When we analyze the per unit margins we see that they are almost identical. However, it's their sustainability that really sets them apart. On-demand, domestically produced products generate less than 1% of the CO2 emissions of international products.
For apparel manufacturing, these numbers provide a good overview of the costs associated with using global versus local supply chains.
When talking about manufacturing in Portugal, the advantages are that the country is geographically positioned in a privileged location to make the production and distribution for both the European and American markets. As the westernmost country in Europe and having a strong and innovative textile industry, Portugal is a country of excellence for nearshoring and on-demand production.
Where does this model fall short?
There is no model that can account for all the factors. For simplicity's sake, we have omitted these points:
We have left out calculations of socio-economic impacts from labor conditions, for example, deaths linked to work environment hazards. While many Portugal labor laws include educational training grants to improve workforce mobility, poor and unregulated working conditions in countries such as Bangladesh have caused hundreds of deaths in the past.
Other environmental effects of the lifecycle of clothes are also not included, such as water use for dyeing, non-renewable energy use, industrial land occupation, freshwater toxicity, toxicology in humans (carcinogens and such), air pollution, acidification, and more. During this discussion we have only considered C02 during production (shipments and assembly) transportation.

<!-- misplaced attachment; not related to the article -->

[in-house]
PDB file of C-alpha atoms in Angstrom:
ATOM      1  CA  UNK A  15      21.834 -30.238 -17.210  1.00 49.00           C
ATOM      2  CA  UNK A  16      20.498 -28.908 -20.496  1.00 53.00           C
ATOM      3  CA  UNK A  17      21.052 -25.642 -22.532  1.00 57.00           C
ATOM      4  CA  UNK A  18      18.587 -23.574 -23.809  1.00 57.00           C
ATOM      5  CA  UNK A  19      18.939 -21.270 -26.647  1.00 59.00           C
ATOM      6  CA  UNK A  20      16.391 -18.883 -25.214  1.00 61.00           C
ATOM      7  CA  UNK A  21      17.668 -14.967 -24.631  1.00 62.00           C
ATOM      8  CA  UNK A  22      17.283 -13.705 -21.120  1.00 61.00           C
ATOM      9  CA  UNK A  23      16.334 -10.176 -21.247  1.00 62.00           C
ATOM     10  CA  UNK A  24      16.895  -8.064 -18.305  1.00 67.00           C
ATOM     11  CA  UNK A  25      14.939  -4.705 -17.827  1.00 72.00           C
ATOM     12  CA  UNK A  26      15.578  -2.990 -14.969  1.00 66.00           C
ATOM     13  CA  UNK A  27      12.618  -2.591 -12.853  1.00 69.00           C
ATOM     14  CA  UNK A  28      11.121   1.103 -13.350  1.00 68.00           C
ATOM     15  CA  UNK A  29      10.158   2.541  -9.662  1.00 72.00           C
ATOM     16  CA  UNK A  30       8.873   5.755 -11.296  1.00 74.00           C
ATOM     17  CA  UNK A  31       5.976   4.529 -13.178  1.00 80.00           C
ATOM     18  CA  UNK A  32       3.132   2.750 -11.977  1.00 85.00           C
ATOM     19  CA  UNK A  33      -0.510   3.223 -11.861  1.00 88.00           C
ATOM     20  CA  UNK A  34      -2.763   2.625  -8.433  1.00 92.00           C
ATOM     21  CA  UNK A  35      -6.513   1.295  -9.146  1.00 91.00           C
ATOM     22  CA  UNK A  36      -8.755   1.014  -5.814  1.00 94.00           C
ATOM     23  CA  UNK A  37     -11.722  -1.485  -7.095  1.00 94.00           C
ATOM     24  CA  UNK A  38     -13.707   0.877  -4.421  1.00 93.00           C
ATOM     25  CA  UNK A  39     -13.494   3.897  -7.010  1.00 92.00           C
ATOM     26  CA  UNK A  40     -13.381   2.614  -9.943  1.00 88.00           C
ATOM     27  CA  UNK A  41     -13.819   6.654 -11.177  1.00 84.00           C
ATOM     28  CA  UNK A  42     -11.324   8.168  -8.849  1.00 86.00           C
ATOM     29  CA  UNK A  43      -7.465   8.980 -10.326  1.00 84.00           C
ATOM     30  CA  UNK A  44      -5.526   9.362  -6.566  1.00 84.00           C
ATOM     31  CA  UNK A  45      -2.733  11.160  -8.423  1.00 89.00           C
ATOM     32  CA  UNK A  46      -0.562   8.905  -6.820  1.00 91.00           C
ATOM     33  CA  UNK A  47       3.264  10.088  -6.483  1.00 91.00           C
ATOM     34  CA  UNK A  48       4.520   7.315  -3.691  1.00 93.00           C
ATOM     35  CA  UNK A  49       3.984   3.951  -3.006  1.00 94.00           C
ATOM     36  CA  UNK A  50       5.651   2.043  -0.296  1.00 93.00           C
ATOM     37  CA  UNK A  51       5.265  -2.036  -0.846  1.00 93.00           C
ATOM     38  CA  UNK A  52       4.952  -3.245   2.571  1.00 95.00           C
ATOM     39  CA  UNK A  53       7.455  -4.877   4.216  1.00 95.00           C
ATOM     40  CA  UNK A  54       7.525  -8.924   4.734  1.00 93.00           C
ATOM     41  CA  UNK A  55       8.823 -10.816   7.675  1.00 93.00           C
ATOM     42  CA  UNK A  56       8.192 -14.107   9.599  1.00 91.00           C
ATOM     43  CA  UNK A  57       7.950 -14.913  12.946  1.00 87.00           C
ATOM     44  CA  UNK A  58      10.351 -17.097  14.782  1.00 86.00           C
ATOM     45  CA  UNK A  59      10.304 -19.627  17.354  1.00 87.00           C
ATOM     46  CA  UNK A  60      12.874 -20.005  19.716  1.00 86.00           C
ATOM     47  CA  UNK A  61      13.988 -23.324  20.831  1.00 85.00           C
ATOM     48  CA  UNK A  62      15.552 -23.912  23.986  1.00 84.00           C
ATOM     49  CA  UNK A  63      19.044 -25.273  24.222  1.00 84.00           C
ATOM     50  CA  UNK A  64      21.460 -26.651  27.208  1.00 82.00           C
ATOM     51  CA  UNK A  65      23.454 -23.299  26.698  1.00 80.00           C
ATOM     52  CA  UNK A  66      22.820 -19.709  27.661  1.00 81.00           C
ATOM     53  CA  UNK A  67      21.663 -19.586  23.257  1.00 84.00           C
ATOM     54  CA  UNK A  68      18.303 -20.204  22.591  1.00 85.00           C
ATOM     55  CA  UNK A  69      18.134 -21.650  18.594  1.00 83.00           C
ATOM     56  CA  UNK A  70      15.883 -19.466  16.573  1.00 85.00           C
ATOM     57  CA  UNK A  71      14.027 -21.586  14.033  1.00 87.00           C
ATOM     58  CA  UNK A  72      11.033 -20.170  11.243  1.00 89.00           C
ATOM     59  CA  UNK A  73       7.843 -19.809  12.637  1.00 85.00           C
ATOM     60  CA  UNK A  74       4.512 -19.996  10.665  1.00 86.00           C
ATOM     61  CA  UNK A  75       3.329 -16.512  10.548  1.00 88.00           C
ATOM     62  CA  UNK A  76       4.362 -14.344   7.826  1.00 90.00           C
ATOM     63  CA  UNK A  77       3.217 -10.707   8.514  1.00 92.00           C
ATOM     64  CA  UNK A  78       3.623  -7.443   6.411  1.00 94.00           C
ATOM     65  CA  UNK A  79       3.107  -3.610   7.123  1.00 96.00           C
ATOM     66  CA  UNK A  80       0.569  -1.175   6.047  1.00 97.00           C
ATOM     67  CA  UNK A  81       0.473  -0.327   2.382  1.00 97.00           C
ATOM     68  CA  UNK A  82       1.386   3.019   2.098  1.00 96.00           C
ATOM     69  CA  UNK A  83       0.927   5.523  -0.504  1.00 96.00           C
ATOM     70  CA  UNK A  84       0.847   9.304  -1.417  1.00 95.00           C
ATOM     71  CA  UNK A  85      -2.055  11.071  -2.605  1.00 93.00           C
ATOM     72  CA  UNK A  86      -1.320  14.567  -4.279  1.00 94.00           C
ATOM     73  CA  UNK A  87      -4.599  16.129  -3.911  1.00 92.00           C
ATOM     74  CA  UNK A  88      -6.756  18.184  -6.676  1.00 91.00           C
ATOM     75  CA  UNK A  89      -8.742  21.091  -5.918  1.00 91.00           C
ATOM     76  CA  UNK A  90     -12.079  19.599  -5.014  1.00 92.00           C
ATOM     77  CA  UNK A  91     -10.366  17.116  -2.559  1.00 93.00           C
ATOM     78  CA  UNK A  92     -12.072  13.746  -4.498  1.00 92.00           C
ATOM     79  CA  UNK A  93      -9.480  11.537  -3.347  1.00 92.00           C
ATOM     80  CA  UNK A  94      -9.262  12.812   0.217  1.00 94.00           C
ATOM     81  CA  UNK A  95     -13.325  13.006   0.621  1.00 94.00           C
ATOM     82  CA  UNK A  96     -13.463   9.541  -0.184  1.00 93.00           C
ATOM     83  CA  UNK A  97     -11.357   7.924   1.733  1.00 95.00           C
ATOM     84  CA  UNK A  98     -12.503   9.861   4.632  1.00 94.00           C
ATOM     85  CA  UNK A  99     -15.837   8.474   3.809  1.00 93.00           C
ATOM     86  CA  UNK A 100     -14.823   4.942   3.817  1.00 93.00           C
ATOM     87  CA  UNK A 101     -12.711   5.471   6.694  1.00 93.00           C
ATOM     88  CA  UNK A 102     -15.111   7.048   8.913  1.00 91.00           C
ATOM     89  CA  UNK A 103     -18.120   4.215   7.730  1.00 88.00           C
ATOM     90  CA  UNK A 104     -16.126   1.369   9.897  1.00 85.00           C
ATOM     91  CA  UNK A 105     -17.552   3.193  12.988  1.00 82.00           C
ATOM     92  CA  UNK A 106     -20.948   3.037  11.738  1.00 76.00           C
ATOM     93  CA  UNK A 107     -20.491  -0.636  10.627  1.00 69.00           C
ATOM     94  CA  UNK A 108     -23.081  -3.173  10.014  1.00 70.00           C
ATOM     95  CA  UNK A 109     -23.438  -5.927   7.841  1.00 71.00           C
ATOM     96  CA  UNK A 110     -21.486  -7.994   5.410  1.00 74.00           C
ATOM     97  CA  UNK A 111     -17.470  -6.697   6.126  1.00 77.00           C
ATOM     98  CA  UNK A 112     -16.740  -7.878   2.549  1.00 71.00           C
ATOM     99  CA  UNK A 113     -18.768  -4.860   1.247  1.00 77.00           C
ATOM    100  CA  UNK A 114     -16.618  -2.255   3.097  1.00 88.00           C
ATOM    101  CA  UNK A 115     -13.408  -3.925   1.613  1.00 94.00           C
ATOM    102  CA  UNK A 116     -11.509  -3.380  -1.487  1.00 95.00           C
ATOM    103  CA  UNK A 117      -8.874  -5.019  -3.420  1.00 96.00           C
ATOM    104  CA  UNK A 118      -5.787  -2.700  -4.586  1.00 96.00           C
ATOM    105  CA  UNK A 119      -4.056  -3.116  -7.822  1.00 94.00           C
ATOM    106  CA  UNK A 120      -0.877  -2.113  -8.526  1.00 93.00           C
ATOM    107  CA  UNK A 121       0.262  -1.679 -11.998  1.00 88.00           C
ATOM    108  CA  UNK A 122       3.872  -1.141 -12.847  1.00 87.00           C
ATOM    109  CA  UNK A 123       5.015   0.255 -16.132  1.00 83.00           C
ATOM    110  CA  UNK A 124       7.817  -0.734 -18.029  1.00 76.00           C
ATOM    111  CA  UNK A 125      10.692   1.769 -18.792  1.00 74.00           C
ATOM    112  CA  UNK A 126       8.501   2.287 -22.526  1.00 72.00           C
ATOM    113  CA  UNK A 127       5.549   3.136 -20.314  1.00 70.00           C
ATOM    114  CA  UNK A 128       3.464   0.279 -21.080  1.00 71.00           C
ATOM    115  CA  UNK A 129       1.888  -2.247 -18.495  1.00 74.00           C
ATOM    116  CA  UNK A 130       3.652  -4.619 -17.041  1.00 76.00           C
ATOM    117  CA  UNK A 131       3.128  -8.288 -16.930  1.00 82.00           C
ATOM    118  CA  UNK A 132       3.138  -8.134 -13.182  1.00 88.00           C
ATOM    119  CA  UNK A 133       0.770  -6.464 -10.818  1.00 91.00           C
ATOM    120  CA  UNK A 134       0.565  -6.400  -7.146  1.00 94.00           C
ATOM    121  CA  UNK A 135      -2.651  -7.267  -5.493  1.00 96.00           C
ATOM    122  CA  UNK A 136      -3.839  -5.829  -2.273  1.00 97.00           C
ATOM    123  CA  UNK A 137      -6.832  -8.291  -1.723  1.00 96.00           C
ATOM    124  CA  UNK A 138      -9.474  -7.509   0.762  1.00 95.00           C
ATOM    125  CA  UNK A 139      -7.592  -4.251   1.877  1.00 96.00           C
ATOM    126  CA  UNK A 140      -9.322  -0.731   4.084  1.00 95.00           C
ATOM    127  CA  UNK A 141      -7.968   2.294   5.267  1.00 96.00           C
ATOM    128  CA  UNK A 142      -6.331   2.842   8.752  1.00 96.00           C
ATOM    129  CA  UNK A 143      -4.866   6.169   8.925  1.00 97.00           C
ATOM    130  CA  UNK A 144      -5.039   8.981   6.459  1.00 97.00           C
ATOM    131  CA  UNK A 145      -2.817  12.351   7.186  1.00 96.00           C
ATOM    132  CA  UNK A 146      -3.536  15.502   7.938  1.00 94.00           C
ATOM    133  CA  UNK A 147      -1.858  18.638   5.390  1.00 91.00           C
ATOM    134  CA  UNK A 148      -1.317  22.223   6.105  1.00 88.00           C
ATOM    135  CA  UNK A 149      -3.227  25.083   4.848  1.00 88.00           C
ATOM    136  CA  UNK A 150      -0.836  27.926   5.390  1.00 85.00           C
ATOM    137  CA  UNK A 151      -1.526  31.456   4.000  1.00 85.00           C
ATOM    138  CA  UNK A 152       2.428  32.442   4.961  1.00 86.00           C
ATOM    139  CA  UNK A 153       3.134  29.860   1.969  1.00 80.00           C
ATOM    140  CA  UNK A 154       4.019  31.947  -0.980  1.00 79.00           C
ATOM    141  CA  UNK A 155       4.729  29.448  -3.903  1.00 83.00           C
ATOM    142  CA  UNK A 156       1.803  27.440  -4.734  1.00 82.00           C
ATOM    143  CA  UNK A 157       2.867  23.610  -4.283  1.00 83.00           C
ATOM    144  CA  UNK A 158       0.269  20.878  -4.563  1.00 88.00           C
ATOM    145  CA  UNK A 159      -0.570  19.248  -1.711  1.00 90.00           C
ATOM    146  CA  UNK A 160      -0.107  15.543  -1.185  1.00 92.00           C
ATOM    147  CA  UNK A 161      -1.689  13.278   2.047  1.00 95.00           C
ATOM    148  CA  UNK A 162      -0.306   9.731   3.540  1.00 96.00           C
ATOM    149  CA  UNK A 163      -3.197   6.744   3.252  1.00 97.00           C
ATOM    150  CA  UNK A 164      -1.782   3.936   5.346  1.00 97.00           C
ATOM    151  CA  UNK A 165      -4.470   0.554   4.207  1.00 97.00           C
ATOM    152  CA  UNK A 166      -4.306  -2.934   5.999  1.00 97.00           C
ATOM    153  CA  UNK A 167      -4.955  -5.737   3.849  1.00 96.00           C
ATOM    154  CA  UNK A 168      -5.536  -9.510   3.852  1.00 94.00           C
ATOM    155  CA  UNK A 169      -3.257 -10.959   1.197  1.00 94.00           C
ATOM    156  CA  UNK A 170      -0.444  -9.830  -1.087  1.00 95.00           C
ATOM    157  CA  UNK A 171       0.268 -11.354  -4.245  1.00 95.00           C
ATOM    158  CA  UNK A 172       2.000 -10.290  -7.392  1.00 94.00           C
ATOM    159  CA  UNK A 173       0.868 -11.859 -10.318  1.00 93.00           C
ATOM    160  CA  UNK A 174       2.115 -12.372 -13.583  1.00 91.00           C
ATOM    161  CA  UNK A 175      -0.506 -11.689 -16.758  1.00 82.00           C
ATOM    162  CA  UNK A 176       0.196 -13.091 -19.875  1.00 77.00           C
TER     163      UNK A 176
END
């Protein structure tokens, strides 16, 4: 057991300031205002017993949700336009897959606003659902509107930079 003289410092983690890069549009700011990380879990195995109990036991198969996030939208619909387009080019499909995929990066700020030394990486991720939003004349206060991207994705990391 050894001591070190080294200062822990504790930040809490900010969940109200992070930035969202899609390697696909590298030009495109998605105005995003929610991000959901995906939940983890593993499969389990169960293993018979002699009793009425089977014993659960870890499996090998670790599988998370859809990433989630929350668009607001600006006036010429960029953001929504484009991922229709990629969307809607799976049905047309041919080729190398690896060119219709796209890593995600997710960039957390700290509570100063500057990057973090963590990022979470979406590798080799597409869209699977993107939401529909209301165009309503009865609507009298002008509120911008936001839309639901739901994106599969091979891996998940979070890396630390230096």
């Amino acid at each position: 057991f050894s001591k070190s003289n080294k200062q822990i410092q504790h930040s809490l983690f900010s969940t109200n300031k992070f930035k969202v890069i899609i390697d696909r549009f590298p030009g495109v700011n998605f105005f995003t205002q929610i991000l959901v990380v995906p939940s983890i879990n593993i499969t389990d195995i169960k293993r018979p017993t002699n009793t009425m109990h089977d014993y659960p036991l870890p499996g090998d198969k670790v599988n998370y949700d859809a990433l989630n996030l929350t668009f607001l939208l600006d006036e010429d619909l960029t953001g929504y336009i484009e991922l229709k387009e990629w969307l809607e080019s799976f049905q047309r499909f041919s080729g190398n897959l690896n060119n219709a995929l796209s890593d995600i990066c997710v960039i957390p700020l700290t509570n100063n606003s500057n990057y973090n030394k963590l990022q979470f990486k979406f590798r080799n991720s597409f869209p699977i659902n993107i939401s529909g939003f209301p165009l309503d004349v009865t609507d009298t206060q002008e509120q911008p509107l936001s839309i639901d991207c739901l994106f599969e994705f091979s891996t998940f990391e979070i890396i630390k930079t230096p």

Ways to cut down on risk and waste
There are three ways your brand can reduce waste and risk in the supply chain:
1. Develop a process for reducing waste, collecting, and automating data
Supply chain innovation begins with the moment of creation. Create pieces that minimize waste by challenging your design team to reduce waste in pattern making and material selection. As soon as you have the design done, you can collect data around costs and decisions, automating a lot of the work and resulting in savings down the line.
2. Identify materials needed for inventory and plan sourcing
Your apparel product's core cost and often its uniqueness is determined by its materials. To reduce waste and shipping costs, seek out mills or distributors that are close to your production facility. Consider materials with sustainable properties that can be reclaimed easily. You can reduce overprinting of custom printed materials by choosing custom on-demand printing resources. Although not EVERY component is locally made, we encourage you to go deeper in your planning and sourcing of materials.
3. Invest in local production
Bring your production partners closer or re-shore them. If you combine no-minimum local production with a successful product and a low-to-no-inventory method, the costs end up being nearly the same as landed costs of the same item produced in larger quantities abroad even if the labor costs are higher.
When and how will you take action?
It is important for companies to remain agile now more than ever. With COVID-19 halting production in Asia and elsewhere, reshoring production is not just about setting a sustainable path for the future but also about maintaining continuity.
PlatformE is a tech ecosystem that connects your point-of-sales to the supply chain, connecting brands and retailers to a network of low minimum manufacturers that can manufacture on-demand in 2-3 weeks. Our team at PlatformE has helped hundreds of brands worldwide leverage the above strategies to become more sustainable financially and environmentally. Because of limited inventories and more cash flow, brands are able to test products, boost productivity, drive creativity, and showcase beautiful services and products to end users.
If you think that on-demand local small batch production could be a value for your brand, you may want to learn more about it. Come talk to us!